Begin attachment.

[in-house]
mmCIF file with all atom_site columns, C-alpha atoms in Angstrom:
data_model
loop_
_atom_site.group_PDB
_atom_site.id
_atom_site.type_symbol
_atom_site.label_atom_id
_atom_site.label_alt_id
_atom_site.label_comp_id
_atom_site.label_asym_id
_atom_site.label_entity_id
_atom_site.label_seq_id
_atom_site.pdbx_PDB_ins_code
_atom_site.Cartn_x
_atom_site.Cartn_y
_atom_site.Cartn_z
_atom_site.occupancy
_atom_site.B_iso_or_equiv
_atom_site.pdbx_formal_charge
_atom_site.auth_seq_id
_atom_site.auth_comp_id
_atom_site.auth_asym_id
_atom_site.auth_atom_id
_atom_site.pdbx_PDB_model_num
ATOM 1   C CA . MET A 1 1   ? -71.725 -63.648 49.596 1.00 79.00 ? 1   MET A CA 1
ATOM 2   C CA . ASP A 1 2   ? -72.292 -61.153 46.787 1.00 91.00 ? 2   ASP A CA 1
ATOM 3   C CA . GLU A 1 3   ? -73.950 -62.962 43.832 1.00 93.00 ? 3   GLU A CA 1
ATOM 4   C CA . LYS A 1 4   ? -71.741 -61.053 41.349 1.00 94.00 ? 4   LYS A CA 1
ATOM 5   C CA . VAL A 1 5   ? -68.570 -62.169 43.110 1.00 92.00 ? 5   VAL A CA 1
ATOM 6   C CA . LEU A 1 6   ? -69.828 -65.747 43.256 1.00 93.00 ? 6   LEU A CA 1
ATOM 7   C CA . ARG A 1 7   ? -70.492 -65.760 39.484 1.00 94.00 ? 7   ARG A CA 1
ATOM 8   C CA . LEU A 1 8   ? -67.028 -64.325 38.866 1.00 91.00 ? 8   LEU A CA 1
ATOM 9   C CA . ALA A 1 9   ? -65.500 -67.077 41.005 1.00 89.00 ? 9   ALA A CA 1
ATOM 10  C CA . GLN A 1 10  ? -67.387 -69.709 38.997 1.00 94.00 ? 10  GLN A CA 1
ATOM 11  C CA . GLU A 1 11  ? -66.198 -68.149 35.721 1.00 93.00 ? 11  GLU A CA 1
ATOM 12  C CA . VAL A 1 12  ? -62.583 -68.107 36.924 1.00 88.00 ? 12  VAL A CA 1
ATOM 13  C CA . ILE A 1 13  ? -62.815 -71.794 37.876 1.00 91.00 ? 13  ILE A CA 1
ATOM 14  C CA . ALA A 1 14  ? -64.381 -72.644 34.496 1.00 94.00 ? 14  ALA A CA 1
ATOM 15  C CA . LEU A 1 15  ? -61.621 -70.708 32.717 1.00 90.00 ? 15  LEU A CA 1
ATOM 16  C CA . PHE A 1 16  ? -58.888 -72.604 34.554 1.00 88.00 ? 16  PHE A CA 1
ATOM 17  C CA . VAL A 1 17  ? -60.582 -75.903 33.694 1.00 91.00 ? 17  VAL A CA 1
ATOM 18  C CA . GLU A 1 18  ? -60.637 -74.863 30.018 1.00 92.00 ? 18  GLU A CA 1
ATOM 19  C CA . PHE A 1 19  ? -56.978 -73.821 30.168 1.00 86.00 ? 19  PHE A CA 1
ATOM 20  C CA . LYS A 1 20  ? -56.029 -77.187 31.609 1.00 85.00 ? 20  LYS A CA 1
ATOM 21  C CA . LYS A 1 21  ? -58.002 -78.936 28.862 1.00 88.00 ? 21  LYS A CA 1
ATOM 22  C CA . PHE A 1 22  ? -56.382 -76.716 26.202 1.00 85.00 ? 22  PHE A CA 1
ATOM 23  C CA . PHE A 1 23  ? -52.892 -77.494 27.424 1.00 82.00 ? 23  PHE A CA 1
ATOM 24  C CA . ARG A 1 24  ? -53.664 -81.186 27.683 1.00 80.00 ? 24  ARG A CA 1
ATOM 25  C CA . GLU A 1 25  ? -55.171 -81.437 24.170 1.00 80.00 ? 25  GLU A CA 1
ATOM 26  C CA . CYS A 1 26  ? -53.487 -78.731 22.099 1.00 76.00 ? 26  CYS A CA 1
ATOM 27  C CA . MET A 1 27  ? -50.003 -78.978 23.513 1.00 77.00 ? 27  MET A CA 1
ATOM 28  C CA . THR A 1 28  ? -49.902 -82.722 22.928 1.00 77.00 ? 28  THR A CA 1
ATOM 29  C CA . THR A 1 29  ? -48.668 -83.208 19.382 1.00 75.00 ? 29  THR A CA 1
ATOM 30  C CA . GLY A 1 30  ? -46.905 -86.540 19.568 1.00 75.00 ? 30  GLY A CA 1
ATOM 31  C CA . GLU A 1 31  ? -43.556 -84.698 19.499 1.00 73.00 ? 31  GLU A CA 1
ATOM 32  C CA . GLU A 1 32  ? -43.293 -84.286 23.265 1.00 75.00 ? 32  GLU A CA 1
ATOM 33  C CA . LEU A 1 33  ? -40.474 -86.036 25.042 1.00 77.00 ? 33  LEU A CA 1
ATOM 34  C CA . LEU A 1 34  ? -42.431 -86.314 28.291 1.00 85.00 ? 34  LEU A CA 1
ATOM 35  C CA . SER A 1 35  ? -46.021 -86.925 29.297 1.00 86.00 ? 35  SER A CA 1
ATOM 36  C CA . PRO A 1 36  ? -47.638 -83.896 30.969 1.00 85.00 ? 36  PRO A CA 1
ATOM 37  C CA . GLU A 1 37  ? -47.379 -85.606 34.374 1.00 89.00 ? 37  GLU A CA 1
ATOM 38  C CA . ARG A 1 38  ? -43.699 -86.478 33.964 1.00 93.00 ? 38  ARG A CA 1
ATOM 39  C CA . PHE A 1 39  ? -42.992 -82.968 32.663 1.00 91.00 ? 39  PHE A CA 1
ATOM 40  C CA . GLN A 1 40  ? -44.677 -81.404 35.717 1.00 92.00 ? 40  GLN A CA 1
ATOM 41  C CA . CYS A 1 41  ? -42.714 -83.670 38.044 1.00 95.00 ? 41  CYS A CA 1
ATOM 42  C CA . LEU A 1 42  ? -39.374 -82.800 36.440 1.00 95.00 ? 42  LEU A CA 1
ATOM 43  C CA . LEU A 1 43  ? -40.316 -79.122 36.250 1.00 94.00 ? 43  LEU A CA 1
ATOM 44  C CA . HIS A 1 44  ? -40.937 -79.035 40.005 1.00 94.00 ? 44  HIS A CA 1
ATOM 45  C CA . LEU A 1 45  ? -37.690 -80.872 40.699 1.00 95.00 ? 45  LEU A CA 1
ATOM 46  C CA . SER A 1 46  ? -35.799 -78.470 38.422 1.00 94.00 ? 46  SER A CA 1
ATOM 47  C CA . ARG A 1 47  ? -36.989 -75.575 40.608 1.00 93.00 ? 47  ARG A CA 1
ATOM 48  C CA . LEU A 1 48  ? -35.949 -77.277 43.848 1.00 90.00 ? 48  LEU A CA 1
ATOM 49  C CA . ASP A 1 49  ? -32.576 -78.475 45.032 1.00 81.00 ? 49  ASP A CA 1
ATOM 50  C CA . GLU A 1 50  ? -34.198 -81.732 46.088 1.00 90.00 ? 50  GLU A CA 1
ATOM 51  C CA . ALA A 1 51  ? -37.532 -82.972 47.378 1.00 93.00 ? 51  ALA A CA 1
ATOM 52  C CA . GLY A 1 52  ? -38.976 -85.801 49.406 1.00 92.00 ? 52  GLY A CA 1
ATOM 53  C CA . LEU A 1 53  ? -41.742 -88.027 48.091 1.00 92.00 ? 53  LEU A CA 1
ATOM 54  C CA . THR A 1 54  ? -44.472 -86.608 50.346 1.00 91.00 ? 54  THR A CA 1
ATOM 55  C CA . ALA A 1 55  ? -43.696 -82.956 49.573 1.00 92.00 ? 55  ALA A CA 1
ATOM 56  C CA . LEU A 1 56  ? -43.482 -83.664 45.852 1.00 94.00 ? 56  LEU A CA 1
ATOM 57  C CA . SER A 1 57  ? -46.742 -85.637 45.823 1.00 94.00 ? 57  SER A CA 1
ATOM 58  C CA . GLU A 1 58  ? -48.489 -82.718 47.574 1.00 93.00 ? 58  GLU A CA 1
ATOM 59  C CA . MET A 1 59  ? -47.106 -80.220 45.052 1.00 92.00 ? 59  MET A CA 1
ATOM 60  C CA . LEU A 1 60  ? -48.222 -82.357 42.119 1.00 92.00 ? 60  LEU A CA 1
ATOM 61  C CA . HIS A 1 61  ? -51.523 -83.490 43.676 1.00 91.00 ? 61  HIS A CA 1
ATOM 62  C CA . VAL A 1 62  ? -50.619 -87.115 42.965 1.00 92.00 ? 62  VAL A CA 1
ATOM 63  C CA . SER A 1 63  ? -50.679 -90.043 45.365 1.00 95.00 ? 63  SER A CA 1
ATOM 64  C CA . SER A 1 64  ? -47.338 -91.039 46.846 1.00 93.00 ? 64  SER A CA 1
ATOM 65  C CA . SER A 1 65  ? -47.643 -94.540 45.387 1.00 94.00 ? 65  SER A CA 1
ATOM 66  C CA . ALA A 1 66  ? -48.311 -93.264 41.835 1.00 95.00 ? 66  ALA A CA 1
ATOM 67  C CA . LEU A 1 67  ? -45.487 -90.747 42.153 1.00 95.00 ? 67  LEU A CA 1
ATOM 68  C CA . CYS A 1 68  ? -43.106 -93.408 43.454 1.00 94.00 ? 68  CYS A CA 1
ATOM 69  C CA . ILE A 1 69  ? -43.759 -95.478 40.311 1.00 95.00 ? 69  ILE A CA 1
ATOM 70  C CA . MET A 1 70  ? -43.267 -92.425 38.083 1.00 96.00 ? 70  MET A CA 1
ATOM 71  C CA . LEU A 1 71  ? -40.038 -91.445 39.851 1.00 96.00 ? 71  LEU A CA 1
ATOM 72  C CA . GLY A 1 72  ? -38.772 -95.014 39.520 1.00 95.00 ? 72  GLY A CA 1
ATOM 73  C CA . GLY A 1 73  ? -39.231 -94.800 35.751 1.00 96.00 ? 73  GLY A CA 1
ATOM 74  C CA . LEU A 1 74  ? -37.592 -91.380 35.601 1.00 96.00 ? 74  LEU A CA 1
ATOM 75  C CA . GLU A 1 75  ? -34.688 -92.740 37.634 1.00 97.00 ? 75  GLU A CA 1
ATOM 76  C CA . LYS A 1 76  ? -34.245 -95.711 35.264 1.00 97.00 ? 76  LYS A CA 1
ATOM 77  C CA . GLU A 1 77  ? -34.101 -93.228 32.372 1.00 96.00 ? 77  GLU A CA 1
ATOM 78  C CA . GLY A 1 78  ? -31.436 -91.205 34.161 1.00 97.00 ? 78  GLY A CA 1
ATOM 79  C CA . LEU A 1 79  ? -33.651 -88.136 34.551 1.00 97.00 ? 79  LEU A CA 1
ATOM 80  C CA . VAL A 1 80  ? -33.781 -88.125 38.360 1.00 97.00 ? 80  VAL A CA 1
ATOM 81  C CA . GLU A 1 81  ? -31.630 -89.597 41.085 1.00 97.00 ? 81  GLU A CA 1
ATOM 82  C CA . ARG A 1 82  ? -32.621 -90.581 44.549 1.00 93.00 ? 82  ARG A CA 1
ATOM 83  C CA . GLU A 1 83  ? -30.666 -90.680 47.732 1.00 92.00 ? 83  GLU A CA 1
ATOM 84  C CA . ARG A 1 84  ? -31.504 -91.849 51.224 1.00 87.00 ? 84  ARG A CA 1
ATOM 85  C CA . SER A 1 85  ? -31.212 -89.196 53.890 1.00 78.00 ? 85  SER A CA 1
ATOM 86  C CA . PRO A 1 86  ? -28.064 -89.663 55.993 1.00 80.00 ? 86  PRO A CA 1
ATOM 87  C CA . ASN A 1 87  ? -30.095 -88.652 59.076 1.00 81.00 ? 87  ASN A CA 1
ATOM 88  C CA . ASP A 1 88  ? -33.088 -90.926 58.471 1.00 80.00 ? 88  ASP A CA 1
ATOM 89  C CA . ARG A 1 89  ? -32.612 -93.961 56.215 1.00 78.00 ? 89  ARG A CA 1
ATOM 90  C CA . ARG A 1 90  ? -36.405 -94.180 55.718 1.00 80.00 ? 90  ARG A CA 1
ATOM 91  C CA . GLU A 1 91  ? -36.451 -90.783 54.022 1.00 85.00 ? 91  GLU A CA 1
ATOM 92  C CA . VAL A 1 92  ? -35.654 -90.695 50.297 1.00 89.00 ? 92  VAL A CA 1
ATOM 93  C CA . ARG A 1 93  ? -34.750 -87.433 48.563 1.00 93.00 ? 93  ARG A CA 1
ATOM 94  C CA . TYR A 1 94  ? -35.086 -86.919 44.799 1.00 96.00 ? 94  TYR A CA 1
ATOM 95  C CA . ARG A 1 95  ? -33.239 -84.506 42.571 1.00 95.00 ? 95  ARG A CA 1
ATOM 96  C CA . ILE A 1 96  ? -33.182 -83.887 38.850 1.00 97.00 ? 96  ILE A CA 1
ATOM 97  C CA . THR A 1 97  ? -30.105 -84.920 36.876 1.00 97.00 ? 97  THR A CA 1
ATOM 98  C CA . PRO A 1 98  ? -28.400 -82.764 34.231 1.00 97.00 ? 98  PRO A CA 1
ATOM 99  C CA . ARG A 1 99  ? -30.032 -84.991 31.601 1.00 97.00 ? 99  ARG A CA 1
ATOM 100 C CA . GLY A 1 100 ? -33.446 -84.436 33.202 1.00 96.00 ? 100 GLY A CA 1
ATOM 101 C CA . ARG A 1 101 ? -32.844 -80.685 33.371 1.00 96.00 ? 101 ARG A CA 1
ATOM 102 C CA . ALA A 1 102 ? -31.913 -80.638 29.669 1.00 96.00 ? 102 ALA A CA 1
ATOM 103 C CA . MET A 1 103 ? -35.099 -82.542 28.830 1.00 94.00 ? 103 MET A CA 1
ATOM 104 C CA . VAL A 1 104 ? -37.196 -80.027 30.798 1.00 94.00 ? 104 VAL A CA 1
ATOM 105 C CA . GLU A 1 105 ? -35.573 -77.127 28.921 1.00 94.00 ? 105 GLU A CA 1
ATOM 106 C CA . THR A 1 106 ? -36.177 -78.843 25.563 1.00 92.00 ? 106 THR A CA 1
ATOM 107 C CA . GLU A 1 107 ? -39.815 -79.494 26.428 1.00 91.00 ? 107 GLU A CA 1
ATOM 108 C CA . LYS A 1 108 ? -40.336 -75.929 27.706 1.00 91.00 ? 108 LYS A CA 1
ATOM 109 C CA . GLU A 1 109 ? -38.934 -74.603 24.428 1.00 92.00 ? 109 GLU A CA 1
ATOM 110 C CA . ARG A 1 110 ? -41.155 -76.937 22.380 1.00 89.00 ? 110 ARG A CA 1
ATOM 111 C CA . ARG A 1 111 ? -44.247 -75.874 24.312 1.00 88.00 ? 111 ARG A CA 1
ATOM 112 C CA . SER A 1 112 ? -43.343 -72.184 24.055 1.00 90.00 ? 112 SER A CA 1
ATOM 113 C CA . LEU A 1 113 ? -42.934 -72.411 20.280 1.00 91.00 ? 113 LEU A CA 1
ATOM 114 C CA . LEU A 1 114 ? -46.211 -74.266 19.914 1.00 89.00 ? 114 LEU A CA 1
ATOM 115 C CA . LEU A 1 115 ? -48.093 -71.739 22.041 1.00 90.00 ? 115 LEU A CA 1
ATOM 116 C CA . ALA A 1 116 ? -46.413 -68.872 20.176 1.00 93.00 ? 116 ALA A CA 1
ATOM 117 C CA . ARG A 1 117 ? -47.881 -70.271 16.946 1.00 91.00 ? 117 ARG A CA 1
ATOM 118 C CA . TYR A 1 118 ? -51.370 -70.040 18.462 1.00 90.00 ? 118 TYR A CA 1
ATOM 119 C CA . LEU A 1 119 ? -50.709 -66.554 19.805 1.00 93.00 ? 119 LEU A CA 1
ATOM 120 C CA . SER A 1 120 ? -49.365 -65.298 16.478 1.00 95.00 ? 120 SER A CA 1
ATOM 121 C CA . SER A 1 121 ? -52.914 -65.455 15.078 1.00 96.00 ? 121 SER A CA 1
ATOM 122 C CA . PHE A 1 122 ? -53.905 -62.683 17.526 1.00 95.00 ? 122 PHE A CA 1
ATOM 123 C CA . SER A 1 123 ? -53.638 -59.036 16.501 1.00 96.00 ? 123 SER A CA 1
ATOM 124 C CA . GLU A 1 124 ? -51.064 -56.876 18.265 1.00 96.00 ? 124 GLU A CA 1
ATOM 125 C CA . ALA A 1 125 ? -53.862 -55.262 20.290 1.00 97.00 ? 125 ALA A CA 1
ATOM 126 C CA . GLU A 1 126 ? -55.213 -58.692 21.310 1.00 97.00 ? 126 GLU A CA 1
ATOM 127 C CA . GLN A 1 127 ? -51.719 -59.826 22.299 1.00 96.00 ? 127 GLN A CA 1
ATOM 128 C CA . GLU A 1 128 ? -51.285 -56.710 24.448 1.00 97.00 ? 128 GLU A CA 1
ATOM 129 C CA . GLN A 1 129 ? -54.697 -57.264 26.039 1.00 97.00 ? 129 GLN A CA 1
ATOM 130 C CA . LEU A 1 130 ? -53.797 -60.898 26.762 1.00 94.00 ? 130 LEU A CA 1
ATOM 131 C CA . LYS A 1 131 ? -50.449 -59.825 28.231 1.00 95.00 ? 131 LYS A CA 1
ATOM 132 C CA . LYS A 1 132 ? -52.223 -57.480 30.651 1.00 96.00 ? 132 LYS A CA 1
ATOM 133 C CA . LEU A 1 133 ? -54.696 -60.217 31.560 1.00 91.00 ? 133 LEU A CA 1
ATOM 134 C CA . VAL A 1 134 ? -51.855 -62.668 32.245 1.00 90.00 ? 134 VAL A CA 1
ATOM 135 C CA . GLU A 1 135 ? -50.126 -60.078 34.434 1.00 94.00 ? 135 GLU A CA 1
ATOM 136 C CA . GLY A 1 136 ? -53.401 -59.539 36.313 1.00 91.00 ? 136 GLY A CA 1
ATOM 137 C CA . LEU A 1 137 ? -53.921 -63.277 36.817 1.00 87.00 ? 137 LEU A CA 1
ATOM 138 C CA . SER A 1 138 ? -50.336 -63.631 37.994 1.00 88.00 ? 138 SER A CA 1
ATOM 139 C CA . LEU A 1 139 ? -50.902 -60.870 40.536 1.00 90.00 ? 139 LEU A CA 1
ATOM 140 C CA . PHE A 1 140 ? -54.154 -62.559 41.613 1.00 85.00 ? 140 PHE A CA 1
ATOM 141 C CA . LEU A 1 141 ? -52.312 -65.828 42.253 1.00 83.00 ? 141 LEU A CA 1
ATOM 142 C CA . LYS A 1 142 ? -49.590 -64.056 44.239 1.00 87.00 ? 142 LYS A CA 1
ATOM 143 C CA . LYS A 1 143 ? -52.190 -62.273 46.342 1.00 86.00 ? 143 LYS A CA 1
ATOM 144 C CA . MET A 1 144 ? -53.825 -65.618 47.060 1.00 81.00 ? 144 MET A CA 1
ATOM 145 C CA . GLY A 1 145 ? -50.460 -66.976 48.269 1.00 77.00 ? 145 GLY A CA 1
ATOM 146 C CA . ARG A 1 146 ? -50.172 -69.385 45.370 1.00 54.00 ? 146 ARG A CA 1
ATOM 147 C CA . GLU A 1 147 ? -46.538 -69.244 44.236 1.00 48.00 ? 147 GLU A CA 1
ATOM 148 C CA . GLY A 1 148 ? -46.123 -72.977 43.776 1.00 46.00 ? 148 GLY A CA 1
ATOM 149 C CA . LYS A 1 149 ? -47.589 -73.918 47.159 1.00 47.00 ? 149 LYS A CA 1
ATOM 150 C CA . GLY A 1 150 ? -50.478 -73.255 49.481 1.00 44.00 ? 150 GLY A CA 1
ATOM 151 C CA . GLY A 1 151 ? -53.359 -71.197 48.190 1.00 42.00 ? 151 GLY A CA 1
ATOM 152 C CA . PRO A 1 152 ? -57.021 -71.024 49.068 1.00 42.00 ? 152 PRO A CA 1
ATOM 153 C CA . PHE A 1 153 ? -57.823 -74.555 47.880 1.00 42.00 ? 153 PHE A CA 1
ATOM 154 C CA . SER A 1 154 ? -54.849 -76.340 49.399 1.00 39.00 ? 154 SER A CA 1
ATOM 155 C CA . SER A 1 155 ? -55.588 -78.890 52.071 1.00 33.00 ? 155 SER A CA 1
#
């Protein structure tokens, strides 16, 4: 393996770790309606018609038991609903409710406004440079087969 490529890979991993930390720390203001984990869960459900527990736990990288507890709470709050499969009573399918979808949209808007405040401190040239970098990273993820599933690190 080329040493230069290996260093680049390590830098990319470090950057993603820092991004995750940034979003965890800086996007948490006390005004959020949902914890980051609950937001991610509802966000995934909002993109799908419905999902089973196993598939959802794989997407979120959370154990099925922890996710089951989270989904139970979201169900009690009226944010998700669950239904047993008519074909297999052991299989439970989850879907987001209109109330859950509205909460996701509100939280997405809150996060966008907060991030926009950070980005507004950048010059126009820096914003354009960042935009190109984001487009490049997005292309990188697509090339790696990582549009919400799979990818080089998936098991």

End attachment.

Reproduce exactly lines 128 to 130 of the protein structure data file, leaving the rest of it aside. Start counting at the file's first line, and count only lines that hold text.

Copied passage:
ATOM 103 C CA . MET A 1 103 ? -35.099 -82.542 28.830 1.00 94.00 ? 103 MET A CA 1
ATOM 104 C CA . VAL A 1 104 ? -37.196 -80.027 30.798 1.00 94.00 ? 104 VAL A CA 1
ATOM 105 C CA . GLU A 1 105 ? -35.573 -77.127 28.921 1.00 94.00 ? 105 GLU A CA 1